NBA television ratings up, highlights haves/have nots

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The NBA is booming for TNT, with viewership up nine percent this season over last. They are not bad if you are ESPN, viewership is flat with last year, according to numbers in the Sports Business Journal (subscription required). You can say the ratings boom hitting other sports has come to the NBA.

But as you get into the local markets, it is a mixed bag. There are the haves and have nots. And that is starting to be reflected in the standings, something that should be a concern for the NBA as it heads into this round of Collective Bargaining.

Things are great if you are the Cavaliers. On Fox Sports Ohio they are drawing a league best 8.53 rating, which means 130,000 households a game. Things are great if you are the Lakers, whose ratings on Fox Sports West are 3.84 (fourth best in the league) and in the huge media market that is Los Angeles that means a league best 197,000 pairs of eyeballs a game.

And when the Lakers negotiate that lucrative local television deal, they share almost none of that revenue with other teams under the current system. (Only revenue generated from that contract outside of a 75-mile radius of a team’s home market has to be shared.)

Charlotte on the other hand has the smallest local television viewer ship, 10,000 per game, which means there are actually more people paying to be in the building than watching from home (if you believe the team attendance numbers). And that television viewership is nearly doubled from a year ago.

In the end, that means the Lakers and Cavaliers have a lot more money to spend on free agents, can go much farther over the cap, than Charlotte (unless the Bobcats owner wants to lose a lot of money).

The top five teams in terms of eyeballs per game: Lakers, Cavaliers, Bulls, Celtics and Knicks — four playoff teams (two title contenders) and one team trying to recover from epic mismanagement.

You can succeed in a smaller television market — Orlando gets just 21,000 viewers per game, Oklahoma City just 12,000. But how did those teams get good? Smart drafting, looking for deals (save Richard Lewis). How did Boston get good? Buying free agents. The Lakers? Trade for Kobe after the draft, trade for Pau Gasol’s expensive contract.

The NBA does not have the revenue disparity nor the payroll disparity of Major League Baseball, but it is headed that way more than it is trending toward the NFL model. This is one of the things the owners have to figure out — every team has to be able to compete on a fair court or the business model starts to break down.

By the way, nobody is watching the Nets — 39,000 people a game. On the YES network. They could get better numbers showing a repeat of a random mid-July Yankees/Twins game. So it’s not all about the market.

Cavaliers stand in middle of Raptors dancers’ routine (video)

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The Cavaliers were ready for their game against the Raptors tonight, and Toronto’s dance team wasn’t going to change that.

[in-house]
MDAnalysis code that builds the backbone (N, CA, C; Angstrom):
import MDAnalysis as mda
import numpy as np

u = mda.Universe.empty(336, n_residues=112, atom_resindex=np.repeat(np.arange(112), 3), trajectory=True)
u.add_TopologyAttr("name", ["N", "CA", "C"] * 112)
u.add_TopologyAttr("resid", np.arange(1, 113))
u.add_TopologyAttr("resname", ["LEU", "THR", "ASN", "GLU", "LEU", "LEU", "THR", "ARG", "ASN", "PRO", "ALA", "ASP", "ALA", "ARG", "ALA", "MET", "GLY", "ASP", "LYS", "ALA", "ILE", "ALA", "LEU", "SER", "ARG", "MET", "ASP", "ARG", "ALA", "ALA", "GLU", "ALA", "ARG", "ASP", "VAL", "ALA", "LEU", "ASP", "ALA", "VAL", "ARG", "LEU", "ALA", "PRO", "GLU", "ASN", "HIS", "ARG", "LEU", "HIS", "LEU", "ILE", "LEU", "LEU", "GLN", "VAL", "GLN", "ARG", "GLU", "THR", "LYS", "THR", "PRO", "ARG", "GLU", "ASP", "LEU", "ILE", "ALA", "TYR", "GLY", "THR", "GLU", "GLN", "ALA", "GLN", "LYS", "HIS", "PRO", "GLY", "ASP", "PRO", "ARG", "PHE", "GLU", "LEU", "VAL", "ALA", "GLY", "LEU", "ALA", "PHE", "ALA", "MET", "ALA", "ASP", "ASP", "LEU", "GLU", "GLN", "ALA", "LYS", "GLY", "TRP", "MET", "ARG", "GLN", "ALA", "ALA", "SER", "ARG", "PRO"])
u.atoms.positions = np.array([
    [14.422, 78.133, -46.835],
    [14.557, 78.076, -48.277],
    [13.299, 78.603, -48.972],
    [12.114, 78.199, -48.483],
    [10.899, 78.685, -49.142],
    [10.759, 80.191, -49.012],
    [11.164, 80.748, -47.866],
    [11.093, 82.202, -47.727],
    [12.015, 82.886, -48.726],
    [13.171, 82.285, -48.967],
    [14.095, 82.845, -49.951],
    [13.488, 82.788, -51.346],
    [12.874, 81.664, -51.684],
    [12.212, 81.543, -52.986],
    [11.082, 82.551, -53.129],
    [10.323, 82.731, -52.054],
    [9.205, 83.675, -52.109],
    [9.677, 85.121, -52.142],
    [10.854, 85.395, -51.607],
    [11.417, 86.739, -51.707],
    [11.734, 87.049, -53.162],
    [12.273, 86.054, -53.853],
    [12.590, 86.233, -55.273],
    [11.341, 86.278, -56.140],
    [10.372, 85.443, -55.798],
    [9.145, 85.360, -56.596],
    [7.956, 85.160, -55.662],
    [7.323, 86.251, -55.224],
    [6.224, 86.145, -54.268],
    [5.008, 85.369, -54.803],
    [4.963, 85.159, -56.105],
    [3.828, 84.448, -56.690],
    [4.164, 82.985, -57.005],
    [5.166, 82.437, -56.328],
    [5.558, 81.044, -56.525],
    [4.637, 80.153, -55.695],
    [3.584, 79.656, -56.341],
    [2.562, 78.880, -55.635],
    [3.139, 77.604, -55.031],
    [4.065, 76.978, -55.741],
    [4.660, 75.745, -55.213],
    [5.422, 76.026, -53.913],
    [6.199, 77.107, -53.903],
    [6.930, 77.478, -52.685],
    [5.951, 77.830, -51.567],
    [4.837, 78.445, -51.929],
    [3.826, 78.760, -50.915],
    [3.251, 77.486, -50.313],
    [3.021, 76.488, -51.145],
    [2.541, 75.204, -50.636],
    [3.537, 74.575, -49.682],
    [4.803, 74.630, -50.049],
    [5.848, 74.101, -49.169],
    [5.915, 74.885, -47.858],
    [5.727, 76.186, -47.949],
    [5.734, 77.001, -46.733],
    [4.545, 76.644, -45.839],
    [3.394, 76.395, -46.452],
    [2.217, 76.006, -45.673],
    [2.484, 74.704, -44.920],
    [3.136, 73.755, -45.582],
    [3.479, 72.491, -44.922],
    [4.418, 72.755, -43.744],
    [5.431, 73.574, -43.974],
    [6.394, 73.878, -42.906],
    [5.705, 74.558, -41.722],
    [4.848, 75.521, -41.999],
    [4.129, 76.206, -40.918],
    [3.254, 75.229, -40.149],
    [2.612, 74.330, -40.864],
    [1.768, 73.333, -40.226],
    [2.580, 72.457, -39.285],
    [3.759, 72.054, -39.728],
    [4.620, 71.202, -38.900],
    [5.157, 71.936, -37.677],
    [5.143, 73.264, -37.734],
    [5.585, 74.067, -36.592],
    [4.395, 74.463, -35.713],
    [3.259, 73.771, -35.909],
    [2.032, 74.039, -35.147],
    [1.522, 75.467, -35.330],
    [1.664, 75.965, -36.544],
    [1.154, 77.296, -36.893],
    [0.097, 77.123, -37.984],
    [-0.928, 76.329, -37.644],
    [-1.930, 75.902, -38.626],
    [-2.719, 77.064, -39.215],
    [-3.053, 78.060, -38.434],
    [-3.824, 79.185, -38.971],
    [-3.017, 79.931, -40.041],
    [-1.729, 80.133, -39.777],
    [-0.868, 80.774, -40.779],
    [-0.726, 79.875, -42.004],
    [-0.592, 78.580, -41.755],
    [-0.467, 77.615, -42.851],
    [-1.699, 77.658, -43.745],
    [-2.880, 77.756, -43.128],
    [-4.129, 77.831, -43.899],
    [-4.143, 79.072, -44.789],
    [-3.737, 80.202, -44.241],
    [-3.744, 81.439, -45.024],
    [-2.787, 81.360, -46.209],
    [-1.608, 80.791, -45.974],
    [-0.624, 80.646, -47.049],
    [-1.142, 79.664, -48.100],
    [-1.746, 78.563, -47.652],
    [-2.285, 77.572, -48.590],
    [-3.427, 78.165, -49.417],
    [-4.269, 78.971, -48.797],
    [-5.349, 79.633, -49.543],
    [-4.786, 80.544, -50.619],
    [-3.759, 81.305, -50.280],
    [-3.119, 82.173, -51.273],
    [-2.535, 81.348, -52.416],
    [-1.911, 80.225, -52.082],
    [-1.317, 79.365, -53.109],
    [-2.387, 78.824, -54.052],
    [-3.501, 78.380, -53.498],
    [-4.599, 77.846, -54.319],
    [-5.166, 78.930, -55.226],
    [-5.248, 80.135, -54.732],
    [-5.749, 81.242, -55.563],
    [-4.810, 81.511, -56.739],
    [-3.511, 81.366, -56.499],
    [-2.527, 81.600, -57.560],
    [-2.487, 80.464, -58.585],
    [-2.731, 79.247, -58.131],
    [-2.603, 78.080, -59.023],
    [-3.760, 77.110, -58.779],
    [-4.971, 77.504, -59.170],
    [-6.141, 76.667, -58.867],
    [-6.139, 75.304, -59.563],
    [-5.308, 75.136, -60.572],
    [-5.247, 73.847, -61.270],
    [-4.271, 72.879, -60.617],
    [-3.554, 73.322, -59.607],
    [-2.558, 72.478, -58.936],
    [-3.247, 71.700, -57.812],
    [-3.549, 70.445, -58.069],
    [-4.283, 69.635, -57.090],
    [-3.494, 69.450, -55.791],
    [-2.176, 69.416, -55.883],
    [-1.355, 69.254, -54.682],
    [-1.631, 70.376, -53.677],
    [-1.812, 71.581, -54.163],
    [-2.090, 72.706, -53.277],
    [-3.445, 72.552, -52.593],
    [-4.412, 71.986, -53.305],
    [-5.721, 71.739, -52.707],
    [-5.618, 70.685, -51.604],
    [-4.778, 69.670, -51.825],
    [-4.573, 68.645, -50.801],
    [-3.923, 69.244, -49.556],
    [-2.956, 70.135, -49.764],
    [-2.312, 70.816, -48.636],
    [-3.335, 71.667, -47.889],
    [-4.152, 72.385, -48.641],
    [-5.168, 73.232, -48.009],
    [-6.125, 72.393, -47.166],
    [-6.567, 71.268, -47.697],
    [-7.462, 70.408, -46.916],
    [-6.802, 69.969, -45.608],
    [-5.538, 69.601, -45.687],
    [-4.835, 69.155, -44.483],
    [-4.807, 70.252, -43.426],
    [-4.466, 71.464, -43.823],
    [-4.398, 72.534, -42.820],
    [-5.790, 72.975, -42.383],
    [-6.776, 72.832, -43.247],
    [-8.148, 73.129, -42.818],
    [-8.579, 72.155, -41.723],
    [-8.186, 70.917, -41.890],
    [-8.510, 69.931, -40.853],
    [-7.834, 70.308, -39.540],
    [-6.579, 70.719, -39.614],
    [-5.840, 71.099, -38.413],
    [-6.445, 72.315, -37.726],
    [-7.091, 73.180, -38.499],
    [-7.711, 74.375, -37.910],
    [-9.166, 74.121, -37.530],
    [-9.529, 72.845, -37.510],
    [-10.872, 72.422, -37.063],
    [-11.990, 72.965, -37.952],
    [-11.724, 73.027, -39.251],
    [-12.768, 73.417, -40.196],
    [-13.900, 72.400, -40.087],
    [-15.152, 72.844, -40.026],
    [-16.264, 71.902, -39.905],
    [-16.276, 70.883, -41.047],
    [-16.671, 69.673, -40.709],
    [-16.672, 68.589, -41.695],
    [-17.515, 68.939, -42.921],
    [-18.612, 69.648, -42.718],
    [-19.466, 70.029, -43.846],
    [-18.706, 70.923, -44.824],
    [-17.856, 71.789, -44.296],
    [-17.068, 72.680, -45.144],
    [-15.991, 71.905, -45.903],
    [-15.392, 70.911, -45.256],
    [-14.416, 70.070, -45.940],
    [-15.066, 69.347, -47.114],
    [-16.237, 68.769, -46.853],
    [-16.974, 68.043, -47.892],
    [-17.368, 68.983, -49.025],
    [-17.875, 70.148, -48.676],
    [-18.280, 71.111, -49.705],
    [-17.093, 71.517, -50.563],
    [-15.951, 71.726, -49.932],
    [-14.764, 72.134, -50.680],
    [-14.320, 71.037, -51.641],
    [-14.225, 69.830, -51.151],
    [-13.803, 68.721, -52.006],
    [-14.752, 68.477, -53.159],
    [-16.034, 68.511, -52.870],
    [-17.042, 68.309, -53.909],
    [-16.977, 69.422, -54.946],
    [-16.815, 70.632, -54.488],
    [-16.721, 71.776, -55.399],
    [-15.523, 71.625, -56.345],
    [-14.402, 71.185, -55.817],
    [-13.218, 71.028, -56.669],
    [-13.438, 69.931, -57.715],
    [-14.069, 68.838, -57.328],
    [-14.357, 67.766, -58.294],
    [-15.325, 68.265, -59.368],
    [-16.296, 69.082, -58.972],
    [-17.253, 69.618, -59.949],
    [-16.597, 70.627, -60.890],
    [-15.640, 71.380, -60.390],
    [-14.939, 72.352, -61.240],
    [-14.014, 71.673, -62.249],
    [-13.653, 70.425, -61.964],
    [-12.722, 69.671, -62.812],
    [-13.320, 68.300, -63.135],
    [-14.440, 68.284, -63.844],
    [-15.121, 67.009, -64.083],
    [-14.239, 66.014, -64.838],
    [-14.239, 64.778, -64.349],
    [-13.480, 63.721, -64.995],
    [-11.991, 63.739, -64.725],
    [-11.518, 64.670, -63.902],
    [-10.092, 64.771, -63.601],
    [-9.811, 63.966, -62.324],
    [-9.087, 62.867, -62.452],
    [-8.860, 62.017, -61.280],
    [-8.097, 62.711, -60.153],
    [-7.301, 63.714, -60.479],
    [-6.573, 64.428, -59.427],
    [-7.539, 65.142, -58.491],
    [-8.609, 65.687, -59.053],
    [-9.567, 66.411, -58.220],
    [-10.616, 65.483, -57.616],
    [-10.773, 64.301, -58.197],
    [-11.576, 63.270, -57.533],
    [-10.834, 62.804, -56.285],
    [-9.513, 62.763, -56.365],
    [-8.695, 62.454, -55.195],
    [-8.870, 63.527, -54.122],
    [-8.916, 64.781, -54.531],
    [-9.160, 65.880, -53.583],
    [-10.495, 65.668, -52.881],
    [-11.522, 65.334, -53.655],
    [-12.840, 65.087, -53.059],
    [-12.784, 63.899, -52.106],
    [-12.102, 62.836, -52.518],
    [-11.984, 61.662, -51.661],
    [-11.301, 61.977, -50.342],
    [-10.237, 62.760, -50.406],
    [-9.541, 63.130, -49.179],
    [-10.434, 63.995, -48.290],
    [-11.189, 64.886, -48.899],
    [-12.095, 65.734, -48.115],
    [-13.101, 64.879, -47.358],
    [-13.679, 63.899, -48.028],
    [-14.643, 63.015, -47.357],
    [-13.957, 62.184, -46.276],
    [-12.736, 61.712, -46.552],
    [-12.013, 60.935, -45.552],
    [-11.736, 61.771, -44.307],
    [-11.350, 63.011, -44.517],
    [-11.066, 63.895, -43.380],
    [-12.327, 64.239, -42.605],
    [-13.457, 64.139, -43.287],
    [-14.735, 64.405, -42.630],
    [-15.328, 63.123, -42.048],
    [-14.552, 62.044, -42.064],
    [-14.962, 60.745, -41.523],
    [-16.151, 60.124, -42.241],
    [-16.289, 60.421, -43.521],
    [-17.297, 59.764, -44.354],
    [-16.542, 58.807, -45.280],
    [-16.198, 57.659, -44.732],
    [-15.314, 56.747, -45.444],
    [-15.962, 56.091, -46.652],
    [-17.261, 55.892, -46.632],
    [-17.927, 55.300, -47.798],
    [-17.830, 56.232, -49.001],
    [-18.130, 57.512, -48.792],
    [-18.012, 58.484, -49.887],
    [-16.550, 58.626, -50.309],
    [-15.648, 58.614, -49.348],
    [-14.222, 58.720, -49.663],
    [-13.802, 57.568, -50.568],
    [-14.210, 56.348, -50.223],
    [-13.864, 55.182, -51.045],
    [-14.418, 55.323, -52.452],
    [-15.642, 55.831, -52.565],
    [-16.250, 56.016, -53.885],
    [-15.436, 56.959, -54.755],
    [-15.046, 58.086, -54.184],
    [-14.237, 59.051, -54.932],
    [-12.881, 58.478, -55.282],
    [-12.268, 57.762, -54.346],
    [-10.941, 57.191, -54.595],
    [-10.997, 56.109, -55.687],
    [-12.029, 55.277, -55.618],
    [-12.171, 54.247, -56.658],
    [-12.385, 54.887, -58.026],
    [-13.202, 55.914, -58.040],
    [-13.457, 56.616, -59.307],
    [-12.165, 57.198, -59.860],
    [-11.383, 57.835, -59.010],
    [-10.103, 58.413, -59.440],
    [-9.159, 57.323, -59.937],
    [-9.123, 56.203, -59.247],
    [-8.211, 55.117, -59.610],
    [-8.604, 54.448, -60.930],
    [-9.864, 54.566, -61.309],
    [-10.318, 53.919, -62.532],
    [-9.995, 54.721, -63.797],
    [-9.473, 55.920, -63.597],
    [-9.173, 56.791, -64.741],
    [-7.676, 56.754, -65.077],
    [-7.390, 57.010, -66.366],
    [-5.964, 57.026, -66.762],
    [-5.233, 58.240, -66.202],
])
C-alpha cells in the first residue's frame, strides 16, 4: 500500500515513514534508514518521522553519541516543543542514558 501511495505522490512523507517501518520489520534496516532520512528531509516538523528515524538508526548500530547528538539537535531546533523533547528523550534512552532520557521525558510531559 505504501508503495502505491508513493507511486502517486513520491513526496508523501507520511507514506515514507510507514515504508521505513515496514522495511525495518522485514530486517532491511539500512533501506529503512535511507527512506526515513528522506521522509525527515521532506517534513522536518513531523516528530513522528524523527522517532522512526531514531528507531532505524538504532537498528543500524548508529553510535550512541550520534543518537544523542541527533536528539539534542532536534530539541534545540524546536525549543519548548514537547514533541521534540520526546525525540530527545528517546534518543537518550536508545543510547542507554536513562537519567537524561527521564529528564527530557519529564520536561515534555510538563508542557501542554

The last time I remember something like this happening, Grizzlies guard Tony Allen walked through the Warriors’ kid dancers. This video doesn’t show got the Cavaliers got to that point, but they might have the defense of being there first. Allen definitely didn’t have that.

Wizards score 6 (!) fourth-quarter points in loss to Hornets

Cody Zeller, Ramon Sessions
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Gary Neal made a jumper with 10:12 remaining in tonight’s Wizards-Hornets game.

That was Washington’s last basket.

Jared Dudley made a pair of free throws on the Wizards next possession, and Neal added two more free throws with 23 seconds left.

And that was all the Wizards scoring in the quarter.

Washington, which entered the final period up seven, lost 101-87 after its 1-for-20 final-period shooting.

The six fourth-quarter points were the fewest by an NBA team in a quarter since Cavaliers scored six third-quarter points in a Jan. 26, 2014 loss to the Suns. Last time a team scored so few in a fourth quarter: Nov. 13, 2012, when the Raptors had five against the Pacers.

At least Neal’s late free throws spared the Wizards further shame. Nobody has scored four or fewer points in a quarter since the Warriors managed just two in a Feb. 8, 2004 loss to the Raptors.

As it stands, this is one of only 44 times in the shot clock era a team has scored so few points in a quarter.

76ers tie NBA-record losing streak, dropping heartbreaker to Celtics

Isaiah Thomas, T.J. McConnell

After a rare period of on-court competence, the 76ers led the Celtics by five with two minutes left tonight.

Then, Philadelphia snatched defeat from the jaws of victory.

The 76ers yielded a 9-0 run to close an 84-80 setback.

They’re now 0-16. Combined with their 0-10 finish to last season, that’s a 26-game losing streak – tied for longest in NBA history. Last year’s 76ers already shared the record.

Philadelphia is also in danger of the worst start to a season. The 2009-10 New Jersey Nets began 0-18, and last year’s 76ers won only one game sooner.

The 76ers will try to avoid the all-time longest streak at the Rockets on Friday. If that goes unsuccessfully, they’ll try to avoid matching the worst season start at the Grizzlies on Sunday. And if both fail, they could set the worst-start record against the Lakers on Tuesday.

76ers-Lakers – it’s shaping up to be a big one.

Timberwolves read mean tweets about themselves (video)

Flip Saunders, Karl-Anthony Towns, Tyus Jones
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The Timberwolves didn’t select the meanest tweets about these players, but credit Karl-Anthony Towns, Tyus Jones, Shabazz Muhammad and Zach LaVine for being good sports.